Bailout? Some banks say, 'No thanks'

Cullen/Frost, a bank in San Antonio, announced it won't need government money. Other banks may follow suit to show how strong they are.

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By Paul R. La Monica, editor at large

San Antonio-based Cullen/Frost Bankers said it doesn't need an investment from the government. And a quick look at how the stock has fared compared to the S&P Bank Index shows why.
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NEW YORK ( -- Not every U.S. financial company is running to the government for help.

Cullen/Frost Bankers, a San Antonio-based bank with $14.1 billion in assets, announced Friday that it has decided to not ask for funding through TARP, the Treasury Department's Troubled Assets Relief Program.

Since the TARP program was launched last month, dozens of banks have received approval for a government investment, and many more are expected to apply before the deadline on Nov. 14.

But it looks as if Cullen/Frost (CFR) really doesn't need the money. Earnings per share are expected to fall only about 3% for the full year, compared to expectations of a 67% drop in profits for the financial-services sector overall, according to data from Thomson Baseline. And Cullen/Frost's stock is actually up 13% this year, an astonishing feat in this market.

"Cullen/Frost is well capitalized now and for the foreseeable future, with sufficient capital to grow our business and take advantage of acquisition opportunities," said Dick Evans, Cullen/Frost's chairman and CEO in a statement.

What I find most interesting about Cullen/Frost's public spurning of TARP is that the bank appears to be trying to out-spin the Treasury Department and banks that have already announced they are receiving TARP money.

When Treasury Secretary Henry Paulson first announced that the government would invest up to $250 billion in banks, the pitch was that only the strongest banks would be able to get money.

In addition, executives of many banks are putting out press releases in which their CEOs declare how happy they are that the Treasury Department chose them.

But just check out the headline of Cullen/Frost's press release: "Cullen/Frost Will Not Apply for Federal Bailout Funds."

The bank seems to be saying that participation is hardly a sign of strength. That makes sense: If a bank is truly well-capitalized, why would it willingly agree to dilute its current shareholder base as well as to restrictions on executive compensation and dividends it can pay?

Cullen/Frost is not alone. First Citizens BancShares (FCNCA), a Raleigh, N.C.-based bank with $16.7 billion in assets, also said it is not interested in a Treasury investment. ""We are not taking TARP funding. Our capital ratios are excellent and we don't need a capital infusion," said a company spokesperson.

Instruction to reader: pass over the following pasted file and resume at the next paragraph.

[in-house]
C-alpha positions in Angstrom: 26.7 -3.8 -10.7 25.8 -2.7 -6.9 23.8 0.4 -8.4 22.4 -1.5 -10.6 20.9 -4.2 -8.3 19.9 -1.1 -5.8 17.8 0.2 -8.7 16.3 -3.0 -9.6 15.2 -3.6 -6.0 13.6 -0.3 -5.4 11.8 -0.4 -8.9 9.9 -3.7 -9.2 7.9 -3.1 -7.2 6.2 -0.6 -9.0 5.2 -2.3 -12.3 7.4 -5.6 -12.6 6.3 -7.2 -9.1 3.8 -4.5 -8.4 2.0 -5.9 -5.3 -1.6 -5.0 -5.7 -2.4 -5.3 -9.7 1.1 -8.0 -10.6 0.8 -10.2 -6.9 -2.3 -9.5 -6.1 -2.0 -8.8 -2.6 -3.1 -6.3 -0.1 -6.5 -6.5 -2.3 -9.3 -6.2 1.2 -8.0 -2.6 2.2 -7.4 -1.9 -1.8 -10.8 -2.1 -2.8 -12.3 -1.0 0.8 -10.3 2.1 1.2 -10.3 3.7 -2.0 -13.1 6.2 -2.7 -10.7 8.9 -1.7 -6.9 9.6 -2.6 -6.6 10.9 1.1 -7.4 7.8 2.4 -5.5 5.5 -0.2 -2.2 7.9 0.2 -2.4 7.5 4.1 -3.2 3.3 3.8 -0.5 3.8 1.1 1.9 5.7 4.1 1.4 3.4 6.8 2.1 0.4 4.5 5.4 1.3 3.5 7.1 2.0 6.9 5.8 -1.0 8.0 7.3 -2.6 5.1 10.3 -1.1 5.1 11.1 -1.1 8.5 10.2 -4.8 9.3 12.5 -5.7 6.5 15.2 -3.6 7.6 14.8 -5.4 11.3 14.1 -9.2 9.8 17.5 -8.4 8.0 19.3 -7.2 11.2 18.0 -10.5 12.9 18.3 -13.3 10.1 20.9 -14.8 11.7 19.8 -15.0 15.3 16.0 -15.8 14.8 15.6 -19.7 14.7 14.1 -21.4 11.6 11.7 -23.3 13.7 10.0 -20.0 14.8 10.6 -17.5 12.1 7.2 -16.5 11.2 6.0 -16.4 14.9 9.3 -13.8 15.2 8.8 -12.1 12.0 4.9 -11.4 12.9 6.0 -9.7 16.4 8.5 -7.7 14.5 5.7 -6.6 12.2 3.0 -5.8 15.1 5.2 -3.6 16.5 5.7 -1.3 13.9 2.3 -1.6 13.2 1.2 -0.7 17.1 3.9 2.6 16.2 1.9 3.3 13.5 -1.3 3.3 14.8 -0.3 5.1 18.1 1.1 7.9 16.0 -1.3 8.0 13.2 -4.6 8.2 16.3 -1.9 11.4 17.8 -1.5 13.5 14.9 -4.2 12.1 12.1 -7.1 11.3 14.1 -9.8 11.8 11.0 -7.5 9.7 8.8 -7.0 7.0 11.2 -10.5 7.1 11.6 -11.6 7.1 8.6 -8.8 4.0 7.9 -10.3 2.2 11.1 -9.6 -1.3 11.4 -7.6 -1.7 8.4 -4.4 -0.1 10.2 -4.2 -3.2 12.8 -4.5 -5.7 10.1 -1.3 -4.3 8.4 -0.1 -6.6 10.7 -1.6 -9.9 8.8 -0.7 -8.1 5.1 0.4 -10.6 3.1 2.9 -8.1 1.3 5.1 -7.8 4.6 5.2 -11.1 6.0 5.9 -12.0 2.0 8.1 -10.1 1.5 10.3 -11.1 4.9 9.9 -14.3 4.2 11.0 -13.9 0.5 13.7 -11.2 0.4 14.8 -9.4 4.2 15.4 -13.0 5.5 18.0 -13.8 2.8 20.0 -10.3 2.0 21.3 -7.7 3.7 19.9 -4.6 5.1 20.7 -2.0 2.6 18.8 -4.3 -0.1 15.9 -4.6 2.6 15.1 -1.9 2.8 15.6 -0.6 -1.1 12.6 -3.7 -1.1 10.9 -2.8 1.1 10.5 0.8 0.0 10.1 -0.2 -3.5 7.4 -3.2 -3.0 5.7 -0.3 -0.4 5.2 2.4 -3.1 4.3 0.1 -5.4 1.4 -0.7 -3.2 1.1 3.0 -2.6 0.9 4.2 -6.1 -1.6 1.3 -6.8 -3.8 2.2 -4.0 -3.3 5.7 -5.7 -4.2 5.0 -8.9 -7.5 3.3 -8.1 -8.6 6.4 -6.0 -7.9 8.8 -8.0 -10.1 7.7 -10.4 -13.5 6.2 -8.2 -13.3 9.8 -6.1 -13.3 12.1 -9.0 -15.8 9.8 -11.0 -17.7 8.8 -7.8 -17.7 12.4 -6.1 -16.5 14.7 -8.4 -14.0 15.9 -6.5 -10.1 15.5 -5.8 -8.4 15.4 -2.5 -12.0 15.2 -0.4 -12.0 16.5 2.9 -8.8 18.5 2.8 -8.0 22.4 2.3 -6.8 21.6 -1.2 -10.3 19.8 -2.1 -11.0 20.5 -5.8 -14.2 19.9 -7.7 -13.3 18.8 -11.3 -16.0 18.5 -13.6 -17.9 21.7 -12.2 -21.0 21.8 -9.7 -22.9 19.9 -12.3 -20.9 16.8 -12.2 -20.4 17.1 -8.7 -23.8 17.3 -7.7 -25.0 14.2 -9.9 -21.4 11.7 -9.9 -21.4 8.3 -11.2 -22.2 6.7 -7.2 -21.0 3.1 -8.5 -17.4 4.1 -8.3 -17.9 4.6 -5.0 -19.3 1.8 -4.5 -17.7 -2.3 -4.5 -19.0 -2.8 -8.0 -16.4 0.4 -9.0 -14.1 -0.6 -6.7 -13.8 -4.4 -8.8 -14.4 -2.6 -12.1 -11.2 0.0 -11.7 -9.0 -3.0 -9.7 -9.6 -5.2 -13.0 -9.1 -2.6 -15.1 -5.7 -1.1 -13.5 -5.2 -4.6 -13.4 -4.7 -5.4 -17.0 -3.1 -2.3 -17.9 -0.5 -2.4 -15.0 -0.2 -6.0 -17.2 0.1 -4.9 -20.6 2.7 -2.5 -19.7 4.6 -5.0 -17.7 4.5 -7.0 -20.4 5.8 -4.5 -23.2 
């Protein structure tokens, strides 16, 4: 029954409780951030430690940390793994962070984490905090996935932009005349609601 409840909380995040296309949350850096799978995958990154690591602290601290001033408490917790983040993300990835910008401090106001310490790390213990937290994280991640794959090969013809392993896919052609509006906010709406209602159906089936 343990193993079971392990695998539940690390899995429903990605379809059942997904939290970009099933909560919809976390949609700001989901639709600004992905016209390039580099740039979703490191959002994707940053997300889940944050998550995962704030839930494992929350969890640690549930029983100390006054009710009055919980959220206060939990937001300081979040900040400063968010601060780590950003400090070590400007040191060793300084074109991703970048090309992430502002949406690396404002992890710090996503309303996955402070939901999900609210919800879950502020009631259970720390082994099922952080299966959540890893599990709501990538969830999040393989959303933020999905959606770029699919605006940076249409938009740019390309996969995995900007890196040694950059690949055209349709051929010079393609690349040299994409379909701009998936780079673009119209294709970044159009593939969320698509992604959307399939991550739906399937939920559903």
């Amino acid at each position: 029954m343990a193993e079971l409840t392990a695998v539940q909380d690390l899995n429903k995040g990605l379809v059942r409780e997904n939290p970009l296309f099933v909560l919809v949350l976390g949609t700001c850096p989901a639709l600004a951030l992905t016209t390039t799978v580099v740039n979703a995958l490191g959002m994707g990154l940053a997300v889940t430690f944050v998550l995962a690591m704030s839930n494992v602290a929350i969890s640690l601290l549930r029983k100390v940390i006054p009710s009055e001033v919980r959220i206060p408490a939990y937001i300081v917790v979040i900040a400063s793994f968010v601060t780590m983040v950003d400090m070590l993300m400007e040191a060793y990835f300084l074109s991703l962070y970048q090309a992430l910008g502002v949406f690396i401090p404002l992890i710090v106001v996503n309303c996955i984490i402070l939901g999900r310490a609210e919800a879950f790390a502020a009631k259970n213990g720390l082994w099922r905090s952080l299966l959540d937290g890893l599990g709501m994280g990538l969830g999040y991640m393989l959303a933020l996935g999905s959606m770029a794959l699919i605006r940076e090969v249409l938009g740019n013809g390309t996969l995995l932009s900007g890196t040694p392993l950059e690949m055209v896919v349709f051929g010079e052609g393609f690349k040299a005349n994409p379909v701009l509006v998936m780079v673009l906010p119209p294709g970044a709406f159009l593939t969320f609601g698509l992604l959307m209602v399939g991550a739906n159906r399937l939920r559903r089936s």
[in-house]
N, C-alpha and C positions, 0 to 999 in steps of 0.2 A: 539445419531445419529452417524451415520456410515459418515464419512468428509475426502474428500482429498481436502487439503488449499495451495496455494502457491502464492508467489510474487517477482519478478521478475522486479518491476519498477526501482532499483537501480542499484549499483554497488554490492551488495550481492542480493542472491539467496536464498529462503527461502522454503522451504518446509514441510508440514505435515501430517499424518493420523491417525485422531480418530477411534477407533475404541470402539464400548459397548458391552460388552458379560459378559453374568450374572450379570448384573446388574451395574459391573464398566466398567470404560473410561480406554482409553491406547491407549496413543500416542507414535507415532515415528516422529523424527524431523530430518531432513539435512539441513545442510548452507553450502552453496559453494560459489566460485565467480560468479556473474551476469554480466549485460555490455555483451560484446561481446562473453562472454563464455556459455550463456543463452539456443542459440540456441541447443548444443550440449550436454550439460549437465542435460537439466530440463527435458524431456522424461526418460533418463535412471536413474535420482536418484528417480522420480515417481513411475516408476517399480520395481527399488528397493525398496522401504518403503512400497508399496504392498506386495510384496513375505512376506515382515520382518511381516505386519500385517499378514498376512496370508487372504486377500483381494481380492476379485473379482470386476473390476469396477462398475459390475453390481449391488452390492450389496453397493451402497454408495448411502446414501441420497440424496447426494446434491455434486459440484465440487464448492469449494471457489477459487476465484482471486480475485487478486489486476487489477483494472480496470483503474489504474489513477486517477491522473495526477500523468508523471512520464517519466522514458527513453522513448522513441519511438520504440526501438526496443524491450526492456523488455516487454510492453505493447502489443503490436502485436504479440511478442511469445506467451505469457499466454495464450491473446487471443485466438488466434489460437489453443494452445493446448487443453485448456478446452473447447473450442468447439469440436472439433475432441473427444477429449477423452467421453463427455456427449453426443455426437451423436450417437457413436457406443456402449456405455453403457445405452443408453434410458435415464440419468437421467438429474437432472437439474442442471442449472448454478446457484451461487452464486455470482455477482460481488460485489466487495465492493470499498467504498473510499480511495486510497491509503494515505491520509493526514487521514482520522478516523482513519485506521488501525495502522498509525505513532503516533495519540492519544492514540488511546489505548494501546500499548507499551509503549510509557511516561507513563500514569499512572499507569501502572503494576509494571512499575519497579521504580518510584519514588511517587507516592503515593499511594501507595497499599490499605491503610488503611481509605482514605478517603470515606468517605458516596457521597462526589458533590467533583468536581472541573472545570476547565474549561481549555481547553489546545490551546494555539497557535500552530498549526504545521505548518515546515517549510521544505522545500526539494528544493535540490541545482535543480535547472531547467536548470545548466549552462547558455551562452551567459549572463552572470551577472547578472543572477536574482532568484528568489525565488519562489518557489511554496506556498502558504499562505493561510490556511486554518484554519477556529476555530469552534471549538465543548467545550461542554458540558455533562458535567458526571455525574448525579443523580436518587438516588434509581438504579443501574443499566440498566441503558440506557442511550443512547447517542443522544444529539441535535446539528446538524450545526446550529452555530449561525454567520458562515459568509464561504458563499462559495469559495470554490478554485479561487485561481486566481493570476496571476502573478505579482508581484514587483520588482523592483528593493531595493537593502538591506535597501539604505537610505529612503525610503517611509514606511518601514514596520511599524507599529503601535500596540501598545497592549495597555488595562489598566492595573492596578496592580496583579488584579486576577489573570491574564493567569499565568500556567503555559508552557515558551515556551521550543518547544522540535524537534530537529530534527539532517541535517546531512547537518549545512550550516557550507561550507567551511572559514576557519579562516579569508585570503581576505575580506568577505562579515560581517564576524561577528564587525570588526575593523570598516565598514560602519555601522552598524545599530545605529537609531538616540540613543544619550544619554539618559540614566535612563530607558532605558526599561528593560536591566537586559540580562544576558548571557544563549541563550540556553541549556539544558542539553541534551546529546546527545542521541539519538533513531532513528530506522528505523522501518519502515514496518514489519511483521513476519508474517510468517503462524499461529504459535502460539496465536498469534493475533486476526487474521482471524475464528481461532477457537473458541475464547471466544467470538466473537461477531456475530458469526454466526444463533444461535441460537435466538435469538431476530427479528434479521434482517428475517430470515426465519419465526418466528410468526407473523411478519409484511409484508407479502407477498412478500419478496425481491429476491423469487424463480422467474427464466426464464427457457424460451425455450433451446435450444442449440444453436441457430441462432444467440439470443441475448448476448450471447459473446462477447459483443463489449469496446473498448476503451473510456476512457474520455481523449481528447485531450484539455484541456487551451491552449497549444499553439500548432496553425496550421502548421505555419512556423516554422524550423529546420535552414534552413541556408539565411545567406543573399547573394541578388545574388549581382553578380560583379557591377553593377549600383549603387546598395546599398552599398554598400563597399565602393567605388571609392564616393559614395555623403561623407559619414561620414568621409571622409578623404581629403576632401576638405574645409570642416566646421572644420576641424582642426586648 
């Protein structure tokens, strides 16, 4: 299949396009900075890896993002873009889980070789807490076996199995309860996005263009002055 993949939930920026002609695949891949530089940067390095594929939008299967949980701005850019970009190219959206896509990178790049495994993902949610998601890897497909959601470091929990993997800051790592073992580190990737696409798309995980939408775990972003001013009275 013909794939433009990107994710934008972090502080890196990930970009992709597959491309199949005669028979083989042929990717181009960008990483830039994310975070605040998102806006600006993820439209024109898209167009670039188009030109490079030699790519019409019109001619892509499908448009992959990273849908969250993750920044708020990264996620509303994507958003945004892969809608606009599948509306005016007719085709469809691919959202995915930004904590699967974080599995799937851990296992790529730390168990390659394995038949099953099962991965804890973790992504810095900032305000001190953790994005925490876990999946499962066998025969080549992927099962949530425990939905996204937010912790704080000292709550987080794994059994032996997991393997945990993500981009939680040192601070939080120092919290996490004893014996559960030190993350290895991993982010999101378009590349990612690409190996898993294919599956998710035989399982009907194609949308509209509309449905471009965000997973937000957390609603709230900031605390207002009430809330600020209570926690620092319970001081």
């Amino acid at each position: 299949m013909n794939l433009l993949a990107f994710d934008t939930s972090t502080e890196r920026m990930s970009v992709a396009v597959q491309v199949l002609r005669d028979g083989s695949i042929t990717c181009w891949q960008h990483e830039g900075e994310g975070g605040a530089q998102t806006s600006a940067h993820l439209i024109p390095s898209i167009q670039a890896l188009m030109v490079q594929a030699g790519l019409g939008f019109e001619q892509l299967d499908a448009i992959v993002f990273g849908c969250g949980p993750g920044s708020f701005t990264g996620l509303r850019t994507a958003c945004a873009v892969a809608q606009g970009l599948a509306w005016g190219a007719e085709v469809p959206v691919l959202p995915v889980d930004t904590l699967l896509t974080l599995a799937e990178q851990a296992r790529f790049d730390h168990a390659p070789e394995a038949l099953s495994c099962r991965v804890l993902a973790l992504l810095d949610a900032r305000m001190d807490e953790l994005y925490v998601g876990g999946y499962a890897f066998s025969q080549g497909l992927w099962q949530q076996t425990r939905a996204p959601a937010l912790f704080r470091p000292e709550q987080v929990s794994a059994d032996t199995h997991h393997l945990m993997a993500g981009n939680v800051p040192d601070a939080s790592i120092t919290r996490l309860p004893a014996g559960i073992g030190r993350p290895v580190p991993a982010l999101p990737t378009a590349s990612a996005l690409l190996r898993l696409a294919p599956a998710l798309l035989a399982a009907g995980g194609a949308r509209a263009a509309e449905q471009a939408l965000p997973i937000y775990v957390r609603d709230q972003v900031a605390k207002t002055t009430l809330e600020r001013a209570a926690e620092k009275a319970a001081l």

After the closing bell Monday, Kansas City-based UMB Financial (UMBF), also announced that it would not apply for funding from the government. The bank has been another one of the few to buck the downward trend this year: earnings per share are expected to increase 37% and the company's stock has risen 20%.

We'll probably see more such announcements. I would not be surprised, for example, if Hudson City Bancorp (HCBK), a bank based in Paramus, N.J., that we dubbed the anti-Countrywide in the summer of 2007 because of its conservative lending standards, decides it won't be applying for TARP funding.

Like Cullen/Frost, Wall Street has already recognized that Hudson City is among the best-managed: Shares are up 27.5% this year and earnings per share are expected to increase nearly 60% this year. A spokesperson for Hudson City did not have a comment about the bank's willingness to participate in TARP.

Some insurers are standing strong

Some insurers are also taking issue with the idea that a government investment equals a vote of confidence.

Though several life insurers have indicated that they might consider taking part in TARP if eligible, executives of property and casualty insurers Travelers (TRV, Fortune 500) and Chubb (CB, Fortune 500) both released letters last week expressing their opposition to including insurers in TARP.

Travelers CEO Jay Fishman wrote that "private market solutions" should be sought for insurers facing a capital crunch. Chubb vice chairman and COO John J. Degnan wrote that Paulson needs to "consider the anti-competitive impact of bail-outs" in the insurance industry.

Along those lines, one lawyer who works closely with financial firms said that some banks that think they may not need TARP funding do need to think about the advantages that their peers may get from receiving a capital boost.

"If a lot of banks get TARP money, the banks that don't have TARP may have lower capital ratios compared to their peers and regulators and lenders do look closely at peer comparisons," said Chip MacDonald, a partner with the capital markets group at law firm Jones Day.

Still, I think that banks like Cullen/Frost that have decided they don't need Hank to help them out, should be applauded. Banks shouldn't be applying for TARP just because they can. They should do so only if they really need it.

"Some banks will have a hard time justifying what they would use the money for," MacDonald said.  To top of page

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